In certain embodiments, the α-olefins used in the low molecular weight ethylene/α-olefin interpolymers provided herein may be C3-C20 α-olefins, C6-C18 α-olefins or C10-C12 α-olefins. In certain embodiments, α-olefins for use herein are decene or dodecene. The block composition of these copolymers is, in certain embodiments, greater than 50 mole % α-olefins for the high α-olefin content blocks and about 20-30 mole % α-olefin for the low α-olefin content blocks. In some embodiments, sufficient α-olefin is added to ensure a fully amorphous composition in both the blocks. In certain embodiments, the range of high α-olefin content to low α-olefin content block ration may range from 5/95%-95/5%.

Generally, the interpolymer used in the base oil provided herein has a number average molecular weight, Mn, below 10,000 g/mole. In certain embodiments, the interpolymer has a number average molecular weight range Mn, from 1,000 up to 10,000 g/mole, from 1,000 up to 7,000 g/mole, from 1,000 up to 5,000 g/mole or from 2,000 up to 5,000 g/mole. The low molecular weight ethylene/α-olefin interpolymers range in viscosity from about 5 to about 30 cSt at 100° C. as measured by techniques known in the art, for example, via Brookfield viscometry. In certain embodiments, the low molecular weight ethylene/α-olefin interpolymers herein have a molecular weight distribution range of 1.5-4.0. In some embodiments, the pour point of the low molecular weight ethylene/α-olefin interpolymers is below 0° C.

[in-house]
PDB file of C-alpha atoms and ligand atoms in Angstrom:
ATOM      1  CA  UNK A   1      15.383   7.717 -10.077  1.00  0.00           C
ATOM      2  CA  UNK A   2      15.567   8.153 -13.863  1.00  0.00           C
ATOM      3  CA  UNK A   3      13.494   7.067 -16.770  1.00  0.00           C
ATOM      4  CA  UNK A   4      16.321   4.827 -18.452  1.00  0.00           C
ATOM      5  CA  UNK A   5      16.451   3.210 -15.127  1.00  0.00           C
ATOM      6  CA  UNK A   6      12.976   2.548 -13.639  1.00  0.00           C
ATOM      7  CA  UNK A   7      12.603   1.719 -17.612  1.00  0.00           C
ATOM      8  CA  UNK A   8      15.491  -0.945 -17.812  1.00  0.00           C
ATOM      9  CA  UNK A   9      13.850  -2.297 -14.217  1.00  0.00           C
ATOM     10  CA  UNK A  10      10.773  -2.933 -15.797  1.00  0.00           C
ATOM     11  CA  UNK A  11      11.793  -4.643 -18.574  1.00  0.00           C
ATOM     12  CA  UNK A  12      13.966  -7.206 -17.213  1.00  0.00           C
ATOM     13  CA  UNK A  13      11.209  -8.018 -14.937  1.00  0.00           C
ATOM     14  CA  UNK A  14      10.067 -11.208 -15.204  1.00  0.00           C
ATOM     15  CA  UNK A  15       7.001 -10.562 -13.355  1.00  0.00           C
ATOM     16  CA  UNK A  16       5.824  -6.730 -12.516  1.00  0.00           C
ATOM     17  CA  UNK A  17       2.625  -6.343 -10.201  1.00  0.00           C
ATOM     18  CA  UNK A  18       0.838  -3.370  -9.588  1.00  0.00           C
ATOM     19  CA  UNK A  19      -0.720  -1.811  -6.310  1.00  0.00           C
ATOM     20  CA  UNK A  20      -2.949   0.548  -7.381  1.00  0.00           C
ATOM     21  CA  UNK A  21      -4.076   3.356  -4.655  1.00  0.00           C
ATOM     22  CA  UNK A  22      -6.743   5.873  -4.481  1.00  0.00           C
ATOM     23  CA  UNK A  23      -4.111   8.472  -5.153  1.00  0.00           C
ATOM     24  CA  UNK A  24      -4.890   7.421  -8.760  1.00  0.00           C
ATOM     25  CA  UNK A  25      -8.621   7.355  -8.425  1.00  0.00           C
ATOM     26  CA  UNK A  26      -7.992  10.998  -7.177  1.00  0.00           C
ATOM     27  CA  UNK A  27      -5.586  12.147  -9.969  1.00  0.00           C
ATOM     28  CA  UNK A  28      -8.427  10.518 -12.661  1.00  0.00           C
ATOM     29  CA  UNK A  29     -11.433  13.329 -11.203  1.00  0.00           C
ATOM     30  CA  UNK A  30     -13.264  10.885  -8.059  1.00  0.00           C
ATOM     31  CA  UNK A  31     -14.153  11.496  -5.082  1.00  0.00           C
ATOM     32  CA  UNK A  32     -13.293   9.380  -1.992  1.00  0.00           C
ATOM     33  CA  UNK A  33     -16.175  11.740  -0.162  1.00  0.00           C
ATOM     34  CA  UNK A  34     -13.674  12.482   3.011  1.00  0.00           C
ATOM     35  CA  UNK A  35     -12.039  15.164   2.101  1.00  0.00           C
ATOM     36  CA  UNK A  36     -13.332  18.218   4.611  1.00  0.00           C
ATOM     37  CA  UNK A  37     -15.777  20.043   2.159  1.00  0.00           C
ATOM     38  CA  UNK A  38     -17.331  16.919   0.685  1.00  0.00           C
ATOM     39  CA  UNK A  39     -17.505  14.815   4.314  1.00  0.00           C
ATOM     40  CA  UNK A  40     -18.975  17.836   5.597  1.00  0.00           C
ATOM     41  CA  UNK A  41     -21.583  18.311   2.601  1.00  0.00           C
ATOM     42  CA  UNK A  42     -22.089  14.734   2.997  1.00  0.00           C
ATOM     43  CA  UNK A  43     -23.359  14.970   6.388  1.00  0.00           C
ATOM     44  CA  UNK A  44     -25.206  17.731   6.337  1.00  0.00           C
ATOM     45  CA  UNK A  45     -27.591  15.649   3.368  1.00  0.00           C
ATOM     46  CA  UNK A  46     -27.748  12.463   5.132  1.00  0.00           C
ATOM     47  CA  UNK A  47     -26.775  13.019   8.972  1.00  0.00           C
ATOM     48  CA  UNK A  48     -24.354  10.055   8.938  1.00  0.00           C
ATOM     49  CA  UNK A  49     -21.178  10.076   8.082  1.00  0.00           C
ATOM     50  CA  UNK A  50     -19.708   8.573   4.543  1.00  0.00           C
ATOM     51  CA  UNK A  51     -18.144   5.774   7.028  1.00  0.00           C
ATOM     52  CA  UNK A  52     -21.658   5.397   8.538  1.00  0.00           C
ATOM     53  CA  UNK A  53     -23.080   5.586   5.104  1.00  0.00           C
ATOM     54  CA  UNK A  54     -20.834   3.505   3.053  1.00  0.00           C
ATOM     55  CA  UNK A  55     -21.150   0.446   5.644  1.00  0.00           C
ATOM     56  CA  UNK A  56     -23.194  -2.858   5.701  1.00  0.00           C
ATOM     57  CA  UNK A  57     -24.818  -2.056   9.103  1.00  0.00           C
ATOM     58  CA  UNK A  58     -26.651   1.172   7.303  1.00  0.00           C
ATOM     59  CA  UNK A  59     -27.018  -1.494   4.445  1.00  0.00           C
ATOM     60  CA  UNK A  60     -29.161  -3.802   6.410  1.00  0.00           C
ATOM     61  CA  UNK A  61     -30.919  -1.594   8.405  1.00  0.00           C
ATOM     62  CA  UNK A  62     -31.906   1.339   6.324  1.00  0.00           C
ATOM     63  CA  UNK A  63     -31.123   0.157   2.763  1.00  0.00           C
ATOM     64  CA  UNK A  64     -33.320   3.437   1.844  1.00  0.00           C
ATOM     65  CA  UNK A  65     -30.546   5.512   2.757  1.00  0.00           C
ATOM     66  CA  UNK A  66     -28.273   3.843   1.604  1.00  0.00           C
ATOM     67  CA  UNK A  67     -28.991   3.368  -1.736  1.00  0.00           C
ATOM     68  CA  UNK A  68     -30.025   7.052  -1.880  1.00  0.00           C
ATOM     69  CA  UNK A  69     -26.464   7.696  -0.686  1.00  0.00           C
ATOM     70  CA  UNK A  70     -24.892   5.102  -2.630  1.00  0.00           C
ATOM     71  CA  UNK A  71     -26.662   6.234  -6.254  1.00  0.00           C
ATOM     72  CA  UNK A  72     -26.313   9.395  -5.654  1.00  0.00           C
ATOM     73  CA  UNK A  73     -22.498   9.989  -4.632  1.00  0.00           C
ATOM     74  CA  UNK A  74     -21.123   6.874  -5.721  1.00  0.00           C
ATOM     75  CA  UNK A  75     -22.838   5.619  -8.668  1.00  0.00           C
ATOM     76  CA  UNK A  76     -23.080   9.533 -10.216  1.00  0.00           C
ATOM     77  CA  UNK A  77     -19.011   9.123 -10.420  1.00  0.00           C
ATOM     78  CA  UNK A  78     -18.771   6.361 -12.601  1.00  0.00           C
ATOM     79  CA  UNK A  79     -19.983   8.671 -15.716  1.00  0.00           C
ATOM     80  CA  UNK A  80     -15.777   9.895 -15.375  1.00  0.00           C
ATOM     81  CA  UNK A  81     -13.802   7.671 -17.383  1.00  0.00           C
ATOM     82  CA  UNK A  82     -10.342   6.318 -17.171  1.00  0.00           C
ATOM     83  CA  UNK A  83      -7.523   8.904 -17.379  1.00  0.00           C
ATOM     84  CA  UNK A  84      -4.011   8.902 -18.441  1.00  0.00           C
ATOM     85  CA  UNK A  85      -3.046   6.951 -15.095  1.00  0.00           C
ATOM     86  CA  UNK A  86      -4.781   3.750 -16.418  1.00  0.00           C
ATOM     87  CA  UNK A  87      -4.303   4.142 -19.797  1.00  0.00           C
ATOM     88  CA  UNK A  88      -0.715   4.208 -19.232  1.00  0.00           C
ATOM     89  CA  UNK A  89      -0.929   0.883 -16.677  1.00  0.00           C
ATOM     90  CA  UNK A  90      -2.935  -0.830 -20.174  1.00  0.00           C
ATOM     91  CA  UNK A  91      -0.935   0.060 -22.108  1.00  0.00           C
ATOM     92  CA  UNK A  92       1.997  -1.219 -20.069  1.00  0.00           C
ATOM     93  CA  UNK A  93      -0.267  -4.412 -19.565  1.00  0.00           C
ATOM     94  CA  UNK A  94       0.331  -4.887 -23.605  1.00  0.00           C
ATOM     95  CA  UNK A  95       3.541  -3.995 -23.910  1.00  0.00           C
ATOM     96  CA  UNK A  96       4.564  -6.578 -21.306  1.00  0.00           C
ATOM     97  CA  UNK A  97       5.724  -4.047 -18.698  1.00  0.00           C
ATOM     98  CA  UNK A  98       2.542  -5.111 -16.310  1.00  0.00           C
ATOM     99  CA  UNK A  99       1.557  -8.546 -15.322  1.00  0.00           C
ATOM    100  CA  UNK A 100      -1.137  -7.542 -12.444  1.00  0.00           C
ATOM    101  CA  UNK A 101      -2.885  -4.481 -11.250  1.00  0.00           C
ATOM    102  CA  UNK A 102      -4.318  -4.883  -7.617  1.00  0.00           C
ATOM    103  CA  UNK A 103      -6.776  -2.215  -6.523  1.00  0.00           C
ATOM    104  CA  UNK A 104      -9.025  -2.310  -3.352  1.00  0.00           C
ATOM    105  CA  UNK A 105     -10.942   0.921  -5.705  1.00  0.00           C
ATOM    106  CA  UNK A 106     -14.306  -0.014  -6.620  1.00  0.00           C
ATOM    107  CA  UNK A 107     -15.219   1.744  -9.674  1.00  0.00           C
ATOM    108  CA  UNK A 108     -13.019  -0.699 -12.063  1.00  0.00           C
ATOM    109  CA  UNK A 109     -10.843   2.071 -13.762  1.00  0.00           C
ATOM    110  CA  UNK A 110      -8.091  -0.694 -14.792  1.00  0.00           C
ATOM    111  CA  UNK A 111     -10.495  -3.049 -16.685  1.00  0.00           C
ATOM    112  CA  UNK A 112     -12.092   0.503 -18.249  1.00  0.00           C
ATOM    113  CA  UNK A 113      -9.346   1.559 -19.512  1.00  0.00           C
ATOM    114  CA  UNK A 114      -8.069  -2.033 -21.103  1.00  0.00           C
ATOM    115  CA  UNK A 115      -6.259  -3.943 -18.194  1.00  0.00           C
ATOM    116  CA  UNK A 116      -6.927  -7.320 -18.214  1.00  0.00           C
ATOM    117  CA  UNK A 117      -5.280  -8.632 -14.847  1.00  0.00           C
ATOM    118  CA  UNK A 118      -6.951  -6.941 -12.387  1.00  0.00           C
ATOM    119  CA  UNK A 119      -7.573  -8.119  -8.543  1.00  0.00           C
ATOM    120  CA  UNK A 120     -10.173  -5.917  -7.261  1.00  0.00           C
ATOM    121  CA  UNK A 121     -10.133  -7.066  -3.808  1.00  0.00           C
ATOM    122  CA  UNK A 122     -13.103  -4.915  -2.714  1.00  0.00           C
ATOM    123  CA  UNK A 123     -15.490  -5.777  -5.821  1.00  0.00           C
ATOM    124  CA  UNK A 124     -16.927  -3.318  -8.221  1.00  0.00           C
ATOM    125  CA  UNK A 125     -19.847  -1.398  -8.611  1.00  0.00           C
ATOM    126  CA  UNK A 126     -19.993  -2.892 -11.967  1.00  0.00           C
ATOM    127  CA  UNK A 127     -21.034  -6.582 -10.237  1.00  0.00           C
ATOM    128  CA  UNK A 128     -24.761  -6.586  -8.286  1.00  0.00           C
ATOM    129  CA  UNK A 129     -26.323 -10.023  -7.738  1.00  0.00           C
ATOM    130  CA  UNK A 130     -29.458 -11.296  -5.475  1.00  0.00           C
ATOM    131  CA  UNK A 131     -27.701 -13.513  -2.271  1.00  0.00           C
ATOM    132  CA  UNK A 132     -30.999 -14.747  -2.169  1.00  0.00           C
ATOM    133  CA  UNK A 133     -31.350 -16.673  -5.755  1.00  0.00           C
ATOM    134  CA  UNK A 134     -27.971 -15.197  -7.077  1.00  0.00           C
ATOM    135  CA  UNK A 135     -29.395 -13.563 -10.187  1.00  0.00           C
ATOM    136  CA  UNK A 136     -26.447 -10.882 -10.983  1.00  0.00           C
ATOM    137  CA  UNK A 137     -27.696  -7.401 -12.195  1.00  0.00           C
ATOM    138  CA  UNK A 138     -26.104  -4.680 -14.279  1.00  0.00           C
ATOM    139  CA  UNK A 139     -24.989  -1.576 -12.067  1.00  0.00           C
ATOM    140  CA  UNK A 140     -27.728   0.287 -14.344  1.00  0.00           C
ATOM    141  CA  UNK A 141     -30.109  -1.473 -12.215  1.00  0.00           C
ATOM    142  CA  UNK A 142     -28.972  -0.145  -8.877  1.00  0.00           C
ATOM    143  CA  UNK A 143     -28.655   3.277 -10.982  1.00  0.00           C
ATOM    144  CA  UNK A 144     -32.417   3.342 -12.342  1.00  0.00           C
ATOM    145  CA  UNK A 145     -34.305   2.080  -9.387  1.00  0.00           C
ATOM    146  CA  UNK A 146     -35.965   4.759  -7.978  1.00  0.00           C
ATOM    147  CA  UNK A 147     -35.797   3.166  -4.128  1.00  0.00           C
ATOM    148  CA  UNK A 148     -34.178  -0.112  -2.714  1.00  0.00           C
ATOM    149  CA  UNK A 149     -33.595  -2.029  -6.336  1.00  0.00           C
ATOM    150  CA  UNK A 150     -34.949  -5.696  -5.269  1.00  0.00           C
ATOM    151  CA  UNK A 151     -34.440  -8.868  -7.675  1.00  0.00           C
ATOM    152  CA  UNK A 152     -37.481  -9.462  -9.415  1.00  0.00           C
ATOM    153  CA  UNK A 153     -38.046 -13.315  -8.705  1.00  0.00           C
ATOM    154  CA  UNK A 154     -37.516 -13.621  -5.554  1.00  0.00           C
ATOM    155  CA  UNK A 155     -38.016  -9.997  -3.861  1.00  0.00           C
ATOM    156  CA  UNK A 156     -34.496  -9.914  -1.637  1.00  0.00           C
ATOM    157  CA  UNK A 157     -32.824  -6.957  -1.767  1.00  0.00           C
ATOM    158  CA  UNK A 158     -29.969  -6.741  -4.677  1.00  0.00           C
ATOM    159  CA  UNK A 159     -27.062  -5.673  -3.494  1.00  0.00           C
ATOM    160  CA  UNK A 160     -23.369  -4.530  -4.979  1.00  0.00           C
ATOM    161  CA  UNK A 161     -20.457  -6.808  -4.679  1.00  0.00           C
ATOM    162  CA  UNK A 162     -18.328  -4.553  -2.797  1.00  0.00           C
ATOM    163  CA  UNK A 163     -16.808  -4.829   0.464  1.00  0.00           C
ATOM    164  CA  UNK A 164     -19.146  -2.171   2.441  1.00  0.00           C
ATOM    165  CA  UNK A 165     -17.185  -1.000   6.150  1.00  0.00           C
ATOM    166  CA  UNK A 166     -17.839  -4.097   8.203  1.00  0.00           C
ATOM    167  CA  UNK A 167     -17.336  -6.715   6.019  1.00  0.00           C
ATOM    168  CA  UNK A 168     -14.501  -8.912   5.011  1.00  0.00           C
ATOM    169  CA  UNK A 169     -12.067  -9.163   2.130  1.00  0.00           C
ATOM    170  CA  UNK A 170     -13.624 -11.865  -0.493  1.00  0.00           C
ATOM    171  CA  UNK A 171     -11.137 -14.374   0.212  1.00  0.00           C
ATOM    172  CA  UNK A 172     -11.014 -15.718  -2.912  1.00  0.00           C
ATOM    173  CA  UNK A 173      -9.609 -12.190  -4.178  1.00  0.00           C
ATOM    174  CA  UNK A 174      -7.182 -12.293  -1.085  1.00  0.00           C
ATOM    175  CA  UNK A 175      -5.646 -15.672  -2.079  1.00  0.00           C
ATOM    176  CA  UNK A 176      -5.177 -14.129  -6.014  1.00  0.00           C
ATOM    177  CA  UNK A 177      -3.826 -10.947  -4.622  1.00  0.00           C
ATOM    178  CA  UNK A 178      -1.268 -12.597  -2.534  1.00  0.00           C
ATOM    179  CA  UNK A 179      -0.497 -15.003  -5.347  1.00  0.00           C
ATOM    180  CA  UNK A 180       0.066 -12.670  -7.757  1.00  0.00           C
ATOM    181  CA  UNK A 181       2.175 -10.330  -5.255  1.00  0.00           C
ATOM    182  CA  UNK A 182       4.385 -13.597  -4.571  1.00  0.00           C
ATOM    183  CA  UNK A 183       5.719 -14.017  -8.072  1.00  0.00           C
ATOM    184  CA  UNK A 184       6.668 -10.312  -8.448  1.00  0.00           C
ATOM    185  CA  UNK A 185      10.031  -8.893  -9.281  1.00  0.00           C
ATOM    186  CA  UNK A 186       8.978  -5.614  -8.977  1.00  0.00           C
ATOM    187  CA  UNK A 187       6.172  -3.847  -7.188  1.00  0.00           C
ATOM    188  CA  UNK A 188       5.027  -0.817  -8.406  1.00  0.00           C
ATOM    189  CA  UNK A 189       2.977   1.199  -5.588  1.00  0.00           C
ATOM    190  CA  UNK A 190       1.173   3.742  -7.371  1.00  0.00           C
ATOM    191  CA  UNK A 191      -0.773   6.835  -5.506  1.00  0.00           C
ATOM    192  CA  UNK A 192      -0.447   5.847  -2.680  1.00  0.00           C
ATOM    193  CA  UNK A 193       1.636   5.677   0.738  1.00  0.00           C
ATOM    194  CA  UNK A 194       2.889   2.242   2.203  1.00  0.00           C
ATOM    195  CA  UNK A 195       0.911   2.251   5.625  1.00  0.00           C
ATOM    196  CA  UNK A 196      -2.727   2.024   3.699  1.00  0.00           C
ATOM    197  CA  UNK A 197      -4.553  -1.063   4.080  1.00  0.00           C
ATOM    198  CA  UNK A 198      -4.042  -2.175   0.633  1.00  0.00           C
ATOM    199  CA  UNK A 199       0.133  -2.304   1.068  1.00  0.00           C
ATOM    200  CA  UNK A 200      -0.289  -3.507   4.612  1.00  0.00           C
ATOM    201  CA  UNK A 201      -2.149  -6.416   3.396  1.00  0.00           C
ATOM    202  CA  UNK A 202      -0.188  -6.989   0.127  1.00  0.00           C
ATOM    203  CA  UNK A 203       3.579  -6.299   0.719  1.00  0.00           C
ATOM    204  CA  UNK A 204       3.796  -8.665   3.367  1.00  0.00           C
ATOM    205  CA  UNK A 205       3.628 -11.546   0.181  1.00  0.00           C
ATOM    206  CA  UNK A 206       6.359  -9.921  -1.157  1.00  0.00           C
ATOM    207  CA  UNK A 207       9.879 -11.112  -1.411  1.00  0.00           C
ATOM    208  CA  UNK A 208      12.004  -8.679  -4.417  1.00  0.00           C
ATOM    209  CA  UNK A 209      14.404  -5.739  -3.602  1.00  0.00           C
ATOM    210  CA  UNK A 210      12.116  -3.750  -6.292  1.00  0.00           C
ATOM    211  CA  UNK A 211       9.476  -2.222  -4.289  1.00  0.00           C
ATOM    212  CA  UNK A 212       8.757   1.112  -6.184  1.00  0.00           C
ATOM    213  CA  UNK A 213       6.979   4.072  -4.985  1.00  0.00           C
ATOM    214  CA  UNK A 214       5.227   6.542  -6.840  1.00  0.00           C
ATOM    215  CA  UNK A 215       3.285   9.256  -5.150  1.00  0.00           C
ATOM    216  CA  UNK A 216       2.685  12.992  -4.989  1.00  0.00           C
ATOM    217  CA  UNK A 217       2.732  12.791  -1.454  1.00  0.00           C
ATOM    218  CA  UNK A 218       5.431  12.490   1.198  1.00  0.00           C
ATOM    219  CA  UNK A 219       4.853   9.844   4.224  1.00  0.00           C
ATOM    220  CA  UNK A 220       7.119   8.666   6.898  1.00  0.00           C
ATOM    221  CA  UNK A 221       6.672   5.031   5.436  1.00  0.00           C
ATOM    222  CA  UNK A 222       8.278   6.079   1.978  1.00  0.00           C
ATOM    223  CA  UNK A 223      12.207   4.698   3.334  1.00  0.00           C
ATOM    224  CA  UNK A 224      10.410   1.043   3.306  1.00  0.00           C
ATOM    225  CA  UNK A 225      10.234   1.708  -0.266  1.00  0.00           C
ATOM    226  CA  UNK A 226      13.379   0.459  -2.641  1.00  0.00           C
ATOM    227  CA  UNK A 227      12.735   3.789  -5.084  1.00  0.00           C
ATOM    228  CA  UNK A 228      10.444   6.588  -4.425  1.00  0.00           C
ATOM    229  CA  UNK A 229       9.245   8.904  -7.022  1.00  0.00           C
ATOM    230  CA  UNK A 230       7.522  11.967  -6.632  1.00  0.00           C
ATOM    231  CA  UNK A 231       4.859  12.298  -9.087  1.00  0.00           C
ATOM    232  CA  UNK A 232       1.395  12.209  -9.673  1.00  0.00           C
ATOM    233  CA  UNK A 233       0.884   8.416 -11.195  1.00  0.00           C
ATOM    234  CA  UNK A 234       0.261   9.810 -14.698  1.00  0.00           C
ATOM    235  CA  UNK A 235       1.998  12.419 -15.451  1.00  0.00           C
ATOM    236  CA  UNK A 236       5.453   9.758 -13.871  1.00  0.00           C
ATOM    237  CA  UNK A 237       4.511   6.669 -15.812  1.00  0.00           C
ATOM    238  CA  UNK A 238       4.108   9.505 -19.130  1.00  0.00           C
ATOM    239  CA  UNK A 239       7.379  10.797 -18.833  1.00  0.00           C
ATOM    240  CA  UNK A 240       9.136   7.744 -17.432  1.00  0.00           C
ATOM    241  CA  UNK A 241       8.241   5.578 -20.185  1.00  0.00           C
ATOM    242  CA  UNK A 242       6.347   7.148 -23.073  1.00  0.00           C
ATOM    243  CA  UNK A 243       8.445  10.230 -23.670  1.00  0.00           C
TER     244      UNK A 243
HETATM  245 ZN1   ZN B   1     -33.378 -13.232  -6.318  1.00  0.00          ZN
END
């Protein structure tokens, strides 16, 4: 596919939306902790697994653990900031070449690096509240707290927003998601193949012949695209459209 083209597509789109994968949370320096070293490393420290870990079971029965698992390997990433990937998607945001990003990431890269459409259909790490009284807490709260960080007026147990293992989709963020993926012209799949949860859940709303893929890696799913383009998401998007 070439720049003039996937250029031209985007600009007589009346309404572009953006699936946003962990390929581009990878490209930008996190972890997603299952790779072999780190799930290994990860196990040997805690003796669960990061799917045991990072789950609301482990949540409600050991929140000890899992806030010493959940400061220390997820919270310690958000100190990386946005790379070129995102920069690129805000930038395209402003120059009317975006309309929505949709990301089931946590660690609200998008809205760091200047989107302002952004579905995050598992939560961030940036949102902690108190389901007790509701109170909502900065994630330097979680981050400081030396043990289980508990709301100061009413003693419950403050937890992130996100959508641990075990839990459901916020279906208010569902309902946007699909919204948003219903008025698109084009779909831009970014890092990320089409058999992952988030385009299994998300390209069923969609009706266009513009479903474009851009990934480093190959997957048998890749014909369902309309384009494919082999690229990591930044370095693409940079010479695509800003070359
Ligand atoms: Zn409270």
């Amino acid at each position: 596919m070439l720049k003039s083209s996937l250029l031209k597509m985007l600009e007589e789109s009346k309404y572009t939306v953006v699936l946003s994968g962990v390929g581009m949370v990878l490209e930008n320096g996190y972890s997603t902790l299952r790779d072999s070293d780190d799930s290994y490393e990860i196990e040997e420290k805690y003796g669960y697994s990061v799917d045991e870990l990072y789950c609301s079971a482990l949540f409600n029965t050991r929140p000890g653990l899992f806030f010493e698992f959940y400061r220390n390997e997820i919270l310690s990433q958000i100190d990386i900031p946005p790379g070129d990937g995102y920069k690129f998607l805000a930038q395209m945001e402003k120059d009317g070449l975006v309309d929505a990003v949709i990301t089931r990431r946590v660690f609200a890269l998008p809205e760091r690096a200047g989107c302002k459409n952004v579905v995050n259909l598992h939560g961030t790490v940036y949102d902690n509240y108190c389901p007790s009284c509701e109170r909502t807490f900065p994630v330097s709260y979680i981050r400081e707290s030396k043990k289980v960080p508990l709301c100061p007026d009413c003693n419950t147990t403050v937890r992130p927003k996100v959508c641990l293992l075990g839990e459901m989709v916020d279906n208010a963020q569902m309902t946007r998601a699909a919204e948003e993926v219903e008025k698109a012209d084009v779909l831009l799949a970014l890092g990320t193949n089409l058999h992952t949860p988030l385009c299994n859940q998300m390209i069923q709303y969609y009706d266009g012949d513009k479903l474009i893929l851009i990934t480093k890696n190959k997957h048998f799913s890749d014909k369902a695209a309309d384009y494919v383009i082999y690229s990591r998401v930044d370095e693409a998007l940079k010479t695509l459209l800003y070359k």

Preferably, for interpolymers of ethylene and 1-octene, the block interpolymer has a comonomer content of the TREF fraction eluting between 40 and 130° C. greater than or equal to the quantity (−0.2013)T+20.07, more preferably greater than or equal to the quantity (−0.2013)T+21.07, where T is the numerical value of the peak elution temperature of the TREF fraction being compared, measured in ° C.

For copolymers of ethylene and an α-olefin, the inventive low molecular weight polymers preferably possess (1) a PDI of at least 1.3, more preferably at least 1.5, at least 1.7, or at least 2.0, and most preferably at least 2.6, up to a maximum value of 5.0, more preferably up to a maximum of 3.5, and especially up to a maximum of 2.7; and/or (2) an ethylene content of at least 50 weight percent.

The process of making the polymers has been disclosed in the following patent applications: U.S. Provisional Application No. 60/553,906, filed Mar. 17, 2004; U.S. Provisional Application No. 60/662,937, filed Mar. 17, 2005; U.S. Provisional Application No. 60/662,939, filed Mar. 17, 2005; U.S. Provisional Application No. 60/662,938, filed Mar. 17, 2005; PCT Application No. PCT/US2005/008916, filed Mar. 17, 2005; PCT Application No. PCT/US2005/008915, filed Mar. 17, 2005; and PCT Application No. PCT/US2005/008917, filed Mar. 17, 2005, all of which are incorporated by reference herein in their entirety. For example, one such method contains contacting ethylene and optionally one or more addition polymerizable monomers other than ethylene under addition polymerization conditions with a catalyst composition comprising:

the admixture or reaction product resulting from combining:

a first olefin polymerization catalyst having a high comonomer incorporation index,